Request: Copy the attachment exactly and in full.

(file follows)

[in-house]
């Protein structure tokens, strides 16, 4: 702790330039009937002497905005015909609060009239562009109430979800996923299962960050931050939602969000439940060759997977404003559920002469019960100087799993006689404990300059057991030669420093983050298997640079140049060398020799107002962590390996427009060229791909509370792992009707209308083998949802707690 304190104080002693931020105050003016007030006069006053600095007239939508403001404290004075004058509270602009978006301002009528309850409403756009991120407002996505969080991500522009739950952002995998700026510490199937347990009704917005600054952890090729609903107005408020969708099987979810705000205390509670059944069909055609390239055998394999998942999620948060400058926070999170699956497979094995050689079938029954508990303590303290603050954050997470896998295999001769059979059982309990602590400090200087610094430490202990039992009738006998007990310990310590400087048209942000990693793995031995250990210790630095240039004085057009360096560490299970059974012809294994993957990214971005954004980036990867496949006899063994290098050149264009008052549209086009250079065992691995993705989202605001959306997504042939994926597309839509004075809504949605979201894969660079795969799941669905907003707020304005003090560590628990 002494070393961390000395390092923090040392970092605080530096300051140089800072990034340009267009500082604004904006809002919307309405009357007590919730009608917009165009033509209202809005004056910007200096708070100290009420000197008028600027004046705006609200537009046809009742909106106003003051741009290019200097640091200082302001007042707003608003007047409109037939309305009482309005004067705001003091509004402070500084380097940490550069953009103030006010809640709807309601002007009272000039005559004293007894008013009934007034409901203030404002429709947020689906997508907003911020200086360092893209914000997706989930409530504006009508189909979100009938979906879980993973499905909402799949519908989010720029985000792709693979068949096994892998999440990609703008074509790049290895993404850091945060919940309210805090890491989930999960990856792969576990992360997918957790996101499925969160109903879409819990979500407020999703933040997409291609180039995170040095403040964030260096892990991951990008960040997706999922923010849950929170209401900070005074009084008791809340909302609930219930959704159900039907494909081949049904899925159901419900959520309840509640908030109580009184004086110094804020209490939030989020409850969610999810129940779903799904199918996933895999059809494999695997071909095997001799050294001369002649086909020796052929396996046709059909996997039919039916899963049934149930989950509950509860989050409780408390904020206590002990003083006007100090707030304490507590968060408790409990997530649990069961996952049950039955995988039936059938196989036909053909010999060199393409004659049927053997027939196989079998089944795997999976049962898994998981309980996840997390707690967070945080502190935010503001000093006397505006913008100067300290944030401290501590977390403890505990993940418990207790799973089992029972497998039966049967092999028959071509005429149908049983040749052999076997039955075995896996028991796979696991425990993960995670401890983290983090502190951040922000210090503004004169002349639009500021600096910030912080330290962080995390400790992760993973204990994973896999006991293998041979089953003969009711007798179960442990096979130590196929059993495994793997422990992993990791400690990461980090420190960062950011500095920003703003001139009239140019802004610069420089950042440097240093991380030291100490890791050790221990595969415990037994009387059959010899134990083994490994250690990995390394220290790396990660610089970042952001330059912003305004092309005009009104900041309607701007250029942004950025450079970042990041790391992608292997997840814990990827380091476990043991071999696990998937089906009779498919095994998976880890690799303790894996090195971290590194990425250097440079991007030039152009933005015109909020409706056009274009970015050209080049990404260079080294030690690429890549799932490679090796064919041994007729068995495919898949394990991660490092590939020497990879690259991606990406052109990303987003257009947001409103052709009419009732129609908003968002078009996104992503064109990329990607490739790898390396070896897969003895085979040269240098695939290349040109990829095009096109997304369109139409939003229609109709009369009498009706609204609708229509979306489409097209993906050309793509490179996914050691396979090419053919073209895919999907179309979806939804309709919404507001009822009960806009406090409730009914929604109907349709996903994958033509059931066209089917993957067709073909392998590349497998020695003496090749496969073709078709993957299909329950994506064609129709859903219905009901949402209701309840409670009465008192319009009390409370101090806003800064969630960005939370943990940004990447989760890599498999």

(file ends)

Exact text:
[in-house]
């Protein structure tokens, strides 16, 4: 702790330039009937002497905005015909609060009239562009109430979800996923299962960050931050939602969000439940060759997977404003559920002469019960100087799993006689404990300059057991030669420093983050298997640079140049060398020799107002962590390996427009060229791909509370792992009707209308083998949802707690 304190104080002693931020105050003016007030006069006053600095007239939508403001404290004075004058509270602009978006301002009528309850409403756009991120407002996505969080991500522009739950952002995998700026510490199937347990009704917005600054952890090729609903107005408020969708099987979810705000205390509670059944069909055609390239055998394999998942999620948060400058926070999170699956497979094995050689079938029954508990303590303290603050954050997470896998295999001769059979059982309990602590400090200087610094430490202990039992009738006998007990310990310590400087048209942000990693793995031995250990210790630095240039004085057009360096560490299970059974012809294994993957990214971005954004980036990867496949006899063994290098050149264009008052549209086009250079065992691995993705989202605001959306997504042939994926597309839509004075809504949605979201894969660079795969799941669905907003707020304005003090560590628990 002494070393961390000395390092923090040392970092605080530096300051140089800072990034340009267009500082604004904006809002919307309405009357007590919730009608917009165009033509209202809005004056910007200096708070100290009420000197008028600027004046705006609200537009046809009742909106106003003051741009290019200097640091200082302001007042707003608003007047409109037939309305009482309005004067705001003091509004402070500084380097940490550069953009103030006010809640709807309601002007009272000039005559004293007894008013009934007034409901203030404002429709947020689906997508907003911020200086360092893209914000997706989930409530504006009508189909979100009938979906879980993973499905909402799949519908989010720029985000792709693979068949096994892998999440990609703008074509790049290895993404850091945060919940309210805090890491989930999960990856792969576990992360997918957790996101499925969160109903879409819990979500407020999703933040997409291609180039995170040095403040964030260096892990991951990008960040997706999922923010849950929170209401900070005074009084008791809340909302609930219930959704159900039907494909081949049904899925159901419900959520309840509640908030109580009184004086110094804020209490939030989020409850969610999810129940779903799904199918996933895999059809494999695997071909095997001799050294001369002649086909020796052929396996046709059909996997039919039916899963049934149930989950509950509860989050409780408390904020206590002990003083006007100090707030304490507590968060408790409990997530649990069961996952049950039955995988039936059938196989036909053909010999060199393409004659049927053997027939196989079998089944795997999976049962898994998981309980996840997390707690967070945080502190935010503001000093006397505006913008100067300290944030401290501590977390403890505990993940418990207790799973089992029972497998039966049967092999028959071509005429149908049983040749052999076997039955075995896996028991796979696991425990993960995670401890983290983090502190951040922000210090503004004169002349639009500021600096910030912080330290962080995390400790992760993973204990994973896999006991293998041979089953003969009711007798179960442990096979130590196929059993495994793997422990992993990791400690990461980090420190960062950011500095920003703003001139009239140019802004610069420089950042440097240093991380030291100490890791050790221990595969415990037994009387059959010899134990083994490994250690990995390394220290790396990660610089970042952001330059912003305004092309005009009104900041309607701007250029942004950025450079970042990041790391992608292997997840814990990827380091476990043991071999696990998937089906009779498919095994998976880890690799303790894996090195971290590194990425250097440079991007030039152009933005015109909020409706056009274009970015050209080049990404260079080294030690690429890549799932490679090796064919041994007729068995495919898949394990991660490092590939020497990879690259991606990406052109990303987003257009947001409103052709009419009732129609908003968002078009996104992503064109990329990607490739790898390396070896897969003895085979040269240098695939290349040109990829095009096109997304369109139409939003229609109709009369009498009706609204609708229509979306489409097209993906050309793509490179996914050691396979090419053919073209895919999907179309979806939804309709919404507001009822009960806009406090409730009914929604109907349709996903994958033509059931066209089917993957067709073909392998590349497998020695003496090749496969073709078709993957299909329950994506064609129709859903219905009901949402209701309840409670009465008192319009009390409370101090806003800064969630960005939370943990940004990447989760890599498999």